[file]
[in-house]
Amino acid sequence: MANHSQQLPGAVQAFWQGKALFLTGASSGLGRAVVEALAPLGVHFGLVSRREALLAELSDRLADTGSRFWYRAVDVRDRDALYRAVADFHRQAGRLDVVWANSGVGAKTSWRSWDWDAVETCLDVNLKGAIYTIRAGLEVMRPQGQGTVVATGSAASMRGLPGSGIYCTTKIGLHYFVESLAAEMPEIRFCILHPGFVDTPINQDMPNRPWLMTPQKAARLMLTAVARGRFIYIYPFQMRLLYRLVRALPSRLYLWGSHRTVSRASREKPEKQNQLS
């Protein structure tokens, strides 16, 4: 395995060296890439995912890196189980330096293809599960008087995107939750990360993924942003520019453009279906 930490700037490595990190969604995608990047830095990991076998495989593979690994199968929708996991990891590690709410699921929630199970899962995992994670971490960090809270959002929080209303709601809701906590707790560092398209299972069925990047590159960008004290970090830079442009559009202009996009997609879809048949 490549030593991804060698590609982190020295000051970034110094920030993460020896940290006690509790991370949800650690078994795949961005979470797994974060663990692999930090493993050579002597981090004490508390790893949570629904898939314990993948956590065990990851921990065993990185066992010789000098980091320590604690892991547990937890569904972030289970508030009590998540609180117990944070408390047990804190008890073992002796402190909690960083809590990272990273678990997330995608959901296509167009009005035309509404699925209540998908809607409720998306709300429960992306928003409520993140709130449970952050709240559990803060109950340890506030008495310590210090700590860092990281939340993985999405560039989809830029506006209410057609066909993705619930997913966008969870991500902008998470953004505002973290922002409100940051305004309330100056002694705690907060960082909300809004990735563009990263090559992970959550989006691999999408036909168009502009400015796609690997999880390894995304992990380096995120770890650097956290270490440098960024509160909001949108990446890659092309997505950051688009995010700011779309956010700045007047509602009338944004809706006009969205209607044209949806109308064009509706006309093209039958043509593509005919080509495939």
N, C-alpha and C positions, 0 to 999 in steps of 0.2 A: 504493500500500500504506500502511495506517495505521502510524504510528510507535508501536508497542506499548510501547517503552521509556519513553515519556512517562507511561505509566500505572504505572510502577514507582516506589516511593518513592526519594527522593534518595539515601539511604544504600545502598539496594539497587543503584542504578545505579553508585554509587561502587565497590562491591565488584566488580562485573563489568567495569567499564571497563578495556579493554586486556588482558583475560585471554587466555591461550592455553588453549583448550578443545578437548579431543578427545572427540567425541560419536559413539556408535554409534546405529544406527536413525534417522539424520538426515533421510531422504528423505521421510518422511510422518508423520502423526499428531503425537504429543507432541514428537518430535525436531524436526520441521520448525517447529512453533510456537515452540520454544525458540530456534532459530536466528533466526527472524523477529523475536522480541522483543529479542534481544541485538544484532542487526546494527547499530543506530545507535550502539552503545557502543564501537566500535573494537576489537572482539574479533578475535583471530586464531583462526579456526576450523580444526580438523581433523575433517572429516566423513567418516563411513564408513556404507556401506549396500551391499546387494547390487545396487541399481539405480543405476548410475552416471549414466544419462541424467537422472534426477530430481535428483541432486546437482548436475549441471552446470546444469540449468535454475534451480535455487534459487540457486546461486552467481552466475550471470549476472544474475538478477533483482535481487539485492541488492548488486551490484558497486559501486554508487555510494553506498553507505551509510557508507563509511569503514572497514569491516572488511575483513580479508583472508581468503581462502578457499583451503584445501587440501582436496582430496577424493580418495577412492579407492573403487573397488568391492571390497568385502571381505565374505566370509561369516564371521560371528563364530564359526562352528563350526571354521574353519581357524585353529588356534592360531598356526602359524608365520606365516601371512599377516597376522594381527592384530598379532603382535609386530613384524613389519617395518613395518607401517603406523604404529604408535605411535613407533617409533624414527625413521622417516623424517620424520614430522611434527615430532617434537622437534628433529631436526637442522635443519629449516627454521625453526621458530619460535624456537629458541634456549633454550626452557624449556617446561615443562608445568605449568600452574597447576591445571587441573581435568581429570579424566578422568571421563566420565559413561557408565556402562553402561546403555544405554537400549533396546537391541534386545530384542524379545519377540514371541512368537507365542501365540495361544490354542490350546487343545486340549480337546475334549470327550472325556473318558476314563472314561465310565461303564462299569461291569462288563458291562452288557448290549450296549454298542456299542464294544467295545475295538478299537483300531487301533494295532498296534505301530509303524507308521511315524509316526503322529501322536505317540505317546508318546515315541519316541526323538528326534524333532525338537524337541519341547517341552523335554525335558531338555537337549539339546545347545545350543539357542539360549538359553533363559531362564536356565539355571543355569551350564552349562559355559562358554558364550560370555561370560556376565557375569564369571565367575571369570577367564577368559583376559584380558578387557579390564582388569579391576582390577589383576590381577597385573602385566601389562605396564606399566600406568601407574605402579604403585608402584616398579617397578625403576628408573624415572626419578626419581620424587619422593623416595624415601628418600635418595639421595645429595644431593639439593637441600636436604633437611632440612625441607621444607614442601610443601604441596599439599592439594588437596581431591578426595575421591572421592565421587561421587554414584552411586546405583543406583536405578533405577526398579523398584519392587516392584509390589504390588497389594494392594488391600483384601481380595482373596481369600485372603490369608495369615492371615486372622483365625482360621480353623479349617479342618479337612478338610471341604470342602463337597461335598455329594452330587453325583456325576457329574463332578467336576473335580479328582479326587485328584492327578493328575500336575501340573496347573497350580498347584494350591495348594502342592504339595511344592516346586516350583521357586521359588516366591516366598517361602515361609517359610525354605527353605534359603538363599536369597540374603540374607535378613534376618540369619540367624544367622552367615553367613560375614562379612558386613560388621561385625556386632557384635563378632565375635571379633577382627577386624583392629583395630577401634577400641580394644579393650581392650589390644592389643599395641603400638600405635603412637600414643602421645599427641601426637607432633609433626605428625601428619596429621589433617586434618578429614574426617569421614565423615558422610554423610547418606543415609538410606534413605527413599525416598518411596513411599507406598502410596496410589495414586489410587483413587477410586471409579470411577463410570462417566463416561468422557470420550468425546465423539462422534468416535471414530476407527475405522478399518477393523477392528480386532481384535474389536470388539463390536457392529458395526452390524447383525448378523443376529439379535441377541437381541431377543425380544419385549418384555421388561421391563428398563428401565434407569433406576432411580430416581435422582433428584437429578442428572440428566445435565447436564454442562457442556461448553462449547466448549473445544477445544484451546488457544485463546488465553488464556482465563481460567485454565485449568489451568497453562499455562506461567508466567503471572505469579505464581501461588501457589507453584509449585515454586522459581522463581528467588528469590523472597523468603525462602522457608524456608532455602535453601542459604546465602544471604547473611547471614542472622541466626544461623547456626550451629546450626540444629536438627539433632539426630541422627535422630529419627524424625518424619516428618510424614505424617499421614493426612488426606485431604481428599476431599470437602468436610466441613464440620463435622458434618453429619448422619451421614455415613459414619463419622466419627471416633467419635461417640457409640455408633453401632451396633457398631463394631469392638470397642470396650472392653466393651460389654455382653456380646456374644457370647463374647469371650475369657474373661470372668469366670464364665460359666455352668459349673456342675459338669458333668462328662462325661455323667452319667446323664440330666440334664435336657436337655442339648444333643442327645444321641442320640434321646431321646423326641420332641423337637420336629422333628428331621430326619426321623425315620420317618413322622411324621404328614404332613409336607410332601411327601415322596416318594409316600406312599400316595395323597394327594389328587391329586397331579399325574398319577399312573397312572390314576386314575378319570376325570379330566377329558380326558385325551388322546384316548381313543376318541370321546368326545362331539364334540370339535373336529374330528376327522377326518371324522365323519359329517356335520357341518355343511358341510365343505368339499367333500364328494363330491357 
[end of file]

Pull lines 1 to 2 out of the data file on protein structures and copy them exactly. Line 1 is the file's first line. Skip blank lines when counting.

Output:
[in-house]
Amino acid sequence: MANHSQQLPGAVQAFWQGKALFLTGASSGLGRAVVEALAPLGVHFGLVSRREALLAELSDRLADTGSRFWYRAVDVRDRDALYRAVADFHRQAGRLDVVWANSGVGAKTSWRSWDWDAVETCLDVNLKGAIYTIRAGLEVMRPQGQGTVVATGSAASMRGLPGSGIYCTTKIGLHYFVESLAAEMPEIRFCILHPGFVDTPINQDMPNRPWLMTPQKAARLMLTAVARGRFIYIYPFQMRLLYRLVRALPSRLYLWGSHRTVSRASREKPEKQNQLS